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Dampening Culture Shock on the Flight


How to make the most of your plane journey.

Many believe that cultural learning begins when you step foot into the country of destination. You see new sights, meet new people, and hear different sounds. But don’t overlook the transportation that got you to your destination because that is really where cultural learning begins.

I am talking specifically about flights because there is so much that can be learnt while spending hours on the aircraft. Everything from the newspaper offered, flight attendants, and food to the people sitting next to you are opportunities for you to learn more about the country you are going to.

For example, the first time I went to South Korea was also the first time I took a non-North American airline. This Korean airline functioned a little differently than the flights around Canada that I was used to. The flight attendants were all well-dressed and the uniforms themselves were more stylish than ones I had seen on Canadian flights. This shows a glimpse that Korean culture values fashion and appearance.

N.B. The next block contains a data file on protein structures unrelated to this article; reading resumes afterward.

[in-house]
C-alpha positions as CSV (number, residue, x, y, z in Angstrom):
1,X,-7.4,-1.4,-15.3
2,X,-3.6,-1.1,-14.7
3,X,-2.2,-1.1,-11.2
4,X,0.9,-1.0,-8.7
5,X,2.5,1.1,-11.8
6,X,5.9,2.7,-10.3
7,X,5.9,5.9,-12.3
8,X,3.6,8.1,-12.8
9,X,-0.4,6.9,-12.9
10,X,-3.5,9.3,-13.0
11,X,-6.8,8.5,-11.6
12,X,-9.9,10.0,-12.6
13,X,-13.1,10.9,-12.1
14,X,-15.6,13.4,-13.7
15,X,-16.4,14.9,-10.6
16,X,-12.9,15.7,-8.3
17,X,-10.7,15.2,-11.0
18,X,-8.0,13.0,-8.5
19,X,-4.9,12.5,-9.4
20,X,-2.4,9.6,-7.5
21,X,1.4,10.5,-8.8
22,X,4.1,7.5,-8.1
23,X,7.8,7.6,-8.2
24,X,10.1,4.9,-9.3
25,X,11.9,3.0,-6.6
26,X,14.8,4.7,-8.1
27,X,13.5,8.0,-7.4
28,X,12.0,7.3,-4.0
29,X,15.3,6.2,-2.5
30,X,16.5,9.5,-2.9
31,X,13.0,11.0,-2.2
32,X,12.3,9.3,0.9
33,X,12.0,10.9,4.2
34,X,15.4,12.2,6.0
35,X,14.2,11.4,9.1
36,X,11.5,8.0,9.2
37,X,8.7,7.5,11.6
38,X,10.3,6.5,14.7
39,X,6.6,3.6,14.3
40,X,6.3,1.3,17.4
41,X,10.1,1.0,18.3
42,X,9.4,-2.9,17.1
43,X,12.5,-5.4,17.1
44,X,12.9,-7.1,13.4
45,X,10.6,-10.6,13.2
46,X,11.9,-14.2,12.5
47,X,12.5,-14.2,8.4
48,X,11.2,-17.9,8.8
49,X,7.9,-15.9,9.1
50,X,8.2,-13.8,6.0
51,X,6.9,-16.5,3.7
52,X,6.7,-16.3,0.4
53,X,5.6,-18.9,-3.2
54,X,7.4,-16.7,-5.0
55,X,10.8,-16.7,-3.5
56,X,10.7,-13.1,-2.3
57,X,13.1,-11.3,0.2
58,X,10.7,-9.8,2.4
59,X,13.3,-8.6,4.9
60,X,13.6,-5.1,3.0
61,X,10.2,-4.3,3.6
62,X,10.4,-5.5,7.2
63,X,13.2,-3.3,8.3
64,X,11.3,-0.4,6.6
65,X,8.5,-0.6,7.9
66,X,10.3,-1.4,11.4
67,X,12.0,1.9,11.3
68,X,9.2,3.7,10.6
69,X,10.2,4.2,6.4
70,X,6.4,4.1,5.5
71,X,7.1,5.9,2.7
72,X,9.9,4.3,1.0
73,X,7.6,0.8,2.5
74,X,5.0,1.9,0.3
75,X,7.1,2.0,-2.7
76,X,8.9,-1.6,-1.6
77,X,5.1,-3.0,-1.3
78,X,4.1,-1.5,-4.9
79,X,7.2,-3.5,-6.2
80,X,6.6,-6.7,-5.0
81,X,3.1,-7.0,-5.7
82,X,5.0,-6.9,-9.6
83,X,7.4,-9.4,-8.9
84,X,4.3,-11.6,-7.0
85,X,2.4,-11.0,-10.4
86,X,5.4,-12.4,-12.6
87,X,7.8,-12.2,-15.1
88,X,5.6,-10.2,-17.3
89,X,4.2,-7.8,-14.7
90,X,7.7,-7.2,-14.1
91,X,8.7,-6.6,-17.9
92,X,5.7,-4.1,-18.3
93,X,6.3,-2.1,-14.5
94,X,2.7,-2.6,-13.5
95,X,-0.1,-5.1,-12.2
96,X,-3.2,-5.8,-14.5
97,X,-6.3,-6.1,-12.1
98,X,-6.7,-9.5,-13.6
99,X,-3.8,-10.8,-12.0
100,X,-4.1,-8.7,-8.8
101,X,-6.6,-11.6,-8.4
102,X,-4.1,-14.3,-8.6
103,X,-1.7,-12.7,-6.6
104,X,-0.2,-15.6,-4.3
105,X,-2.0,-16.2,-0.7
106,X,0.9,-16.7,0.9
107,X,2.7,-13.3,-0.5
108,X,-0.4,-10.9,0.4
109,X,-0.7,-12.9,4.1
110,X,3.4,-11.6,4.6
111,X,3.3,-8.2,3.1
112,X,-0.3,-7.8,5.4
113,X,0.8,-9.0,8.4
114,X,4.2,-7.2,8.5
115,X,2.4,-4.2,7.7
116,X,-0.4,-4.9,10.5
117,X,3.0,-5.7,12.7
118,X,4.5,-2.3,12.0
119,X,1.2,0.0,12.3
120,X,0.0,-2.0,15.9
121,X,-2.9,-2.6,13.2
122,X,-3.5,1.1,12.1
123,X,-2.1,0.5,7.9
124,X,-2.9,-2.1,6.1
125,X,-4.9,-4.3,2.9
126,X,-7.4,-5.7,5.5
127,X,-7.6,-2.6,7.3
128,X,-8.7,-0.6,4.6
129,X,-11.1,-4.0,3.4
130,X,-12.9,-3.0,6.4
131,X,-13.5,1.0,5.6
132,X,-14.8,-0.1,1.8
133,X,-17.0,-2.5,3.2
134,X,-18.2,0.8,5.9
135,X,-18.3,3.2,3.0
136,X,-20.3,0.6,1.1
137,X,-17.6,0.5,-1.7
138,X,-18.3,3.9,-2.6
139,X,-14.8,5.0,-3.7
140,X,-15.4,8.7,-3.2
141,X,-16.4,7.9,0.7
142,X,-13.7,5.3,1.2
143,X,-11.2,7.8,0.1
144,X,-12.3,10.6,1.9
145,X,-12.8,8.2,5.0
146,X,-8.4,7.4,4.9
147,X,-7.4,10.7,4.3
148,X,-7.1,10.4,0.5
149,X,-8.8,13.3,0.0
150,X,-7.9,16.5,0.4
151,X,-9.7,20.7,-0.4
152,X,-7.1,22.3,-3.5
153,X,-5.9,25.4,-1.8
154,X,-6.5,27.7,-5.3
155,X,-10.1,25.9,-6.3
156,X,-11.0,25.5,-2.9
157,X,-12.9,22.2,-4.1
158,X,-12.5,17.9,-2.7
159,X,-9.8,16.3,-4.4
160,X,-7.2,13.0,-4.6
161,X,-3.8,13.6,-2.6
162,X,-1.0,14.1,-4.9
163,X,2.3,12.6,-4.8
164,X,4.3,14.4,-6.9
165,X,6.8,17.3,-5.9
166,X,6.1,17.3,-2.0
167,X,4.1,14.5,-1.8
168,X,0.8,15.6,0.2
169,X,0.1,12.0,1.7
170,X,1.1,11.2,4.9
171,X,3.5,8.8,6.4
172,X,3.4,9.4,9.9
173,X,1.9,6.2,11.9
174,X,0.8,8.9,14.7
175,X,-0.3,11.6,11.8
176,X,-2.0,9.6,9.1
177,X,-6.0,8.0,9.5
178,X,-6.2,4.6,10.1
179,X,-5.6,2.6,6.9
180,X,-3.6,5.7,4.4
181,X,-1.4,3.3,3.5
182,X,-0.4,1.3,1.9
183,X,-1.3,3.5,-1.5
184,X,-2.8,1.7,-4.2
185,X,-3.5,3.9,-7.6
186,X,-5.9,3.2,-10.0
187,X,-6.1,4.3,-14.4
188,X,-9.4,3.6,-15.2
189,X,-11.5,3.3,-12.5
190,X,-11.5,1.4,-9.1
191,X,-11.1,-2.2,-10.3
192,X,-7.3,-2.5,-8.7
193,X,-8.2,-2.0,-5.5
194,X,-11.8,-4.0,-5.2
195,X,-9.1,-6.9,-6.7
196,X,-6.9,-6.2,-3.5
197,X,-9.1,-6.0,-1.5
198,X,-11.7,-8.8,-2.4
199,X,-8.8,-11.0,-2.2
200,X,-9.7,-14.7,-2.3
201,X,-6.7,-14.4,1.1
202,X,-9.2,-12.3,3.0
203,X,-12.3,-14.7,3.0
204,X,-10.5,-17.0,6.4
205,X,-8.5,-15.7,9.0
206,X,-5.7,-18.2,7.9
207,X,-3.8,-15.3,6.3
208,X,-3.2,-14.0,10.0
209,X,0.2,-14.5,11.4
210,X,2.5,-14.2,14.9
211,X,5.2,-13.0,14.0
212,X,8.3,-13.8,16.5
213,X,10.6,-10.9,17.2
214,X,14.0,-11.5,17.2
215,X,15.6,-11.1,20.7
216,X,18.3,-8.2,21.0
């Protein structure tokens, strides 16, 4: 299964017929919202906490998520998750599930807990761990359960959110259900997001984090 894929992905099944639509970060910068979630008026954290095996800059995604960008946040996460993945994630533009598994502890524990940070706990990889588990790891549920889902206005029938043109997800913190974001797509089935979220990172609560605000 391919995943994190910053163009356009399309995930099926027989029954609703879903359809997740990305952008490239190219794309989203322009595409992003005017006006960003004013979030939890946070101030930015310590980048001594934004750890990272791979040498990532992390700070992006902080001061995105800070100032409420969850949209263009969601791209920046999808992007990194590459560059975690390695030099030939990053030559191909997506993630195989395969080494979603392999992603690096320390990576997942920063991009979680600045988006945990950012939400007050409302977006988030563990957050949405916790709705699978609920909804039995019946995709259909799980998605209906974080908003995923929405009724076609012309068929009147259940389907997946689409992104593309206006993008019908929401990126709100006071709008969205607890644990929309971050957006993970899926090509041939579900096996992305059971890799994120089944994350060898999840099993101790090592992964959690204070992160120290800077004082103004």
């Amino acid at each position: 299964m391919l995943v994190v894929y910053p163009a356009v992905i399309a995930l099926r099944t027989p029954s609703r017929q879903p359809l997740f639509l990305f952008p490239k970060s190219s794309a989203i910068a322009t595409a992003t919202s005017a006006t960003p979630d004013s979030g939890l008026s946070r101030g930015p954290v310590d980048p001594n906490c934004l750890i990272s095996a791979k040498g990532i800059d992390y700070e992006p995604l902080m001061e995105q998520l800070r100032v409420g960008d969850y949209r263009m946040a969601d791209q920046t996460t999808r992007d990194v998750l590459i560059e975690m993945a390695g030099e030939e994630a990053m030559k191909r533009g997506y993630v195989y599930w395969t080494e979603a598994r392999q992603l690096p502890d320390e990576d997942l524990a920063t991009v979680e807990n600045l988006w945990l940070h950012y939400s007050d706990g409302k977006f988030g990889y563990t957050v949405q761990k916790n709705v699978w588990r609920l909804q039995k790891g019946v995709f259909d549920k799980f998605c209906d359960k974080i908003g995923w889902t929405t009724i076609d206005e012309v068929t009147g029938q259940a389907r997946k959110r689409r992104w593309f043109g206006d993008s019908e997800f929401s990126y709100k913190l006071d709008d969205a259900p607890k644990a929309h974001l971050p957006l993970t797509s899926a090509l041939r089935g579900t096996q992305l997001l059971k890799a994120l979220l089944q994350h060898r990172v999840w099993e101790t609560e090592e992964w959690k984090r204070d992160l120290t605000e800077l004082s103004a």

The food was the next thing that was different. Instead of the usual pasta or chicken meal, this airline served a Korean dish called bibimbap. There was steamed rice with an assortment of julienned vegetables and mushrooms on the side.

At first I had no idea how to eat this because I had not encountered it before. Then I peered over at the Korean passengers next to me and they were squeezing large amounts of spice sauce into the rice then mixing all the ingredients together. I did the same, but with less spice and had my first taste of Korean food. Although it was plane food, it was delicious to me!

Lastly, do not be afraid to ask the flight crew or local passengers next to you to teach you a few words in their language. They will want to help you learn more about their culture and in return you can teach them something about yours.

You can taste the local food, browse the local paper and learn local slang all before arriving at your destination whether you are on an hour or 10-hour flight. This can also ease you into the new culture and dampen the culture shock. So seize the opportunity—I surely will be on my flight to Taiwan for my upcoming travel adventures. I cannot wait to ask the locals where to find the best eats in Taiwan!

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Published in Work Abroad Blogs
Vivien Lee

Vivien Lee is a student at the University of British Columbia, active leader at AIESEC UBC and an enthusiastic traveller. From the icebergs of Alaska to the sands of the Caribbean, each experience has shaped her world view. Vivien’s next adventure awaits in Taiwan as she pursues an AIESEC internship. Follow her journey at TheVivienAve.blogspot.ca.

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